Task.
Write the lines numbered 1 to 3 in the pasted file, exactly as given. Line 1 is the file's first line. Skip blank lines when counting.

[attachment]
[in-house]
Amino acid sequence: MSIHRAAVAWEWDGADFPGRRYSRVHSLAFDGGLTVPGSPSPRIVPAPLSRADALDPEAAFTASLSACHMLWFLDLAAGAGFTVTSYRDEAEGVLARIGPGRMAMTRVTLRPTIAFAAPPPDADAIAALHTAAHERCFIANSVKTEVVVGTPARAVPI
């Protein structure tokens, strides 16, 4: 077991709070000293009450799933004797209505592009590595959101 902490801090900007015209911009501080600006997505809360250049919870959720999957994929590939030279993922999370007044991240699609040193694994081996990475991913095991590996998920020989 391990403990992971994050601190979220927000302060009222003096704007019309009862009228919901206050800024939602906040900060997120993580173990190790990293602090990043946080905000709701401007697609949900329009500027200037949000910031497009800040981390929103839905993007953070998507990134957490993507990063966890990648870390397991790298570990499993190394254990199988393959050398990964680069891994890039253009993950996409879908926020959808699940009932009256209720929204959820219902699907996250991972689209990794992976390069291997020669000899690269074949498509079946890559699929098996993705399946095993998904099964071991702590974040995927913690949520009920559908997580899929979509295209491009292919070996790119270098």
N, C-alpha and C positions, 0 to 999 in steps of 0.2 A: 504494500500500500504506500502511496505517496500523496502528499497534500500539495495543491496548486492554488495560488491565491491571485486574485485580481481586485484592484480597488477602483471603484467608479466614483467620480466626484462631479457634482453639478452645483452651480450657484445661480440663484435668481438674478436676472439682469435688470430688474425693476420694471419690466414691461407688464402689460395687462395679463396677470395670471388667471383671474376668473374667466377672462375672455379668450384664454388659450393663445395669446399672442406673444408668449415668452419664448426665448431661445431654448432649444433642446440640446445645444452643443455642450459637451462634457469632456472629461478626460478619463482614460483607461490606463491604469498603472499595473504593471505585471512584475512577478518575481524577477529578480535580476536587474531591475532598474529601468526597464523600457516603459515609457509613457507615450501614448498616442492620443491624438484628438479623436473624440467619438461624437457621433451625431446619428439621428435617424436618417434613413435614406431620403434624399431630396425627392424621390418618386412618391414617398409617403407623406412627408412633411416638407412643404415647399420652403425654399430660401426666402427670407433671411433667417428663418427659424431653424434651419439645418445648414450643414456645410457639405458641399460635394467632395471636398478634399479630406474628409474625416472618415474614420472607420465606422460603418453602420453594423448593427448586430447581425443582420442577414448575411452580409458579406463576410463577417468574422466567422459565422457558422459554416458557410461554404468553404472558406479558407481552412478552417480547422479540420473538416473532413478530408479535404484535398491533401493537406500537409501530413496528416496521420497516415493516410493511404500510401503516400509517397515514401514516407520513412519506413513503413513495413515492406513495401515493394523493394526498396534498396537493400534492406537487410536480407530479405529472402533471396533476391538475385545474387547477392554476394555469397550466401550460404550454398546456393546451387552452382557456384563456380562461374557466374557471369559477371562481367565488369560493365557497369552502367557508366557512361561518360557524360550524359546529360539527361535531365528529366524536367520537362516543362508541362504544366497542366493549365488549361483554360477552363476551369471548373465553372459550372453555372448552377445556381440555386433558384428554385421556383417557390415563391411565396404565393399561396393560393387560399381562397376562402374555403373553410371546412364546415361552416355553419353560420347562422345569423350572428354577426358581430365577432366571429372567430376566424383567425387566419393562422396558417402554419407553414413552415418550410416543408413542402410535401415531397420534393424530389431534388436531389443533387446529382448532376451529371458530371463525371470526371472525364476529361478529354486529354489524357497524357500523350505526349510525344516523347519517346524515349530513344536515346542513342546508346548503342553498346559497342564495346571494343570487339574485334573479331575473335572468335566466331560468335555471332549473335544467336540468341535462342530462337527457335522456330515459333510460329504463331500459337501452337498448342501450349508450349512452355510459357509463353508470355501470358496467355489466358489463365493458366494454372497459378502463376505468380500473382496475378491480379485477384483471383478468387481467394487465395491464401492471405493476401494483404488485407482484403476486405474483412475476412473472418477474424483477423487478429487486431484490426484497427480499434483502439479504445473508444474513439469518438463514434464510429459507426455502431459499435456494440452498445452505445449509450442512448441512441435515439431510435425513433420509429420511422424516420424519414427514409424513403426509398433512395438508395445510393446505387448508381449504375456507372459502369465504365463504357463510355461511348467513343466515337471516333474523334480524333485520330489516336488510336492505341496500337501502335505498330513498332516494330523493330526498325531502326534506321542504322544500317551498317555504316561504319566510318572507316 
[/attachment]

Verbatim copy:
[in-house]
Amino acid sequence: MSIHRAAVAWEWDGADFPGRRYSRVHSLAFDGGLTVPGSPSPRIVPAPLSRADALDPEAAFTASLSACHMLWFLDLAAGAGFTVTSYRDEAEGVLARIGPGRMAMTRVTLRPTIAFAAPPPDADAIAALHTAAHERCFIANSVKTEVVVGTPARAVPI
């Protein structure tokens, strides 16, 4: 077991709070000293009450799933004797209505592009590595959101 902490801090900007015209911009501080600006997505809360250049919870959720999957994929590939030279993922999370007044991240699609040193694994081996990475991913095991590996998920020989 391990403990992971994050601190979220927000302060009222003096704007019309009862009228919901206050800024939602906040900060997120993580173990190790990293602090990043946080905000709701401007697609949900329009500027200037949000910031497009800040981390929103839905993007953070998507990134957490993507990063966890990648870390397991790298570990499993190394254990199988393959050398990964680069891994890039253009993950996409879908926020959808699940009932009256209720929204959820219902699907996250991972689209990794992976390069291997020669000899690269074949498509079946890559699929098996993705399946095993998904099964071991702590974040995927913690949520009920559908997580899929979509295209491009292919070996790119270098």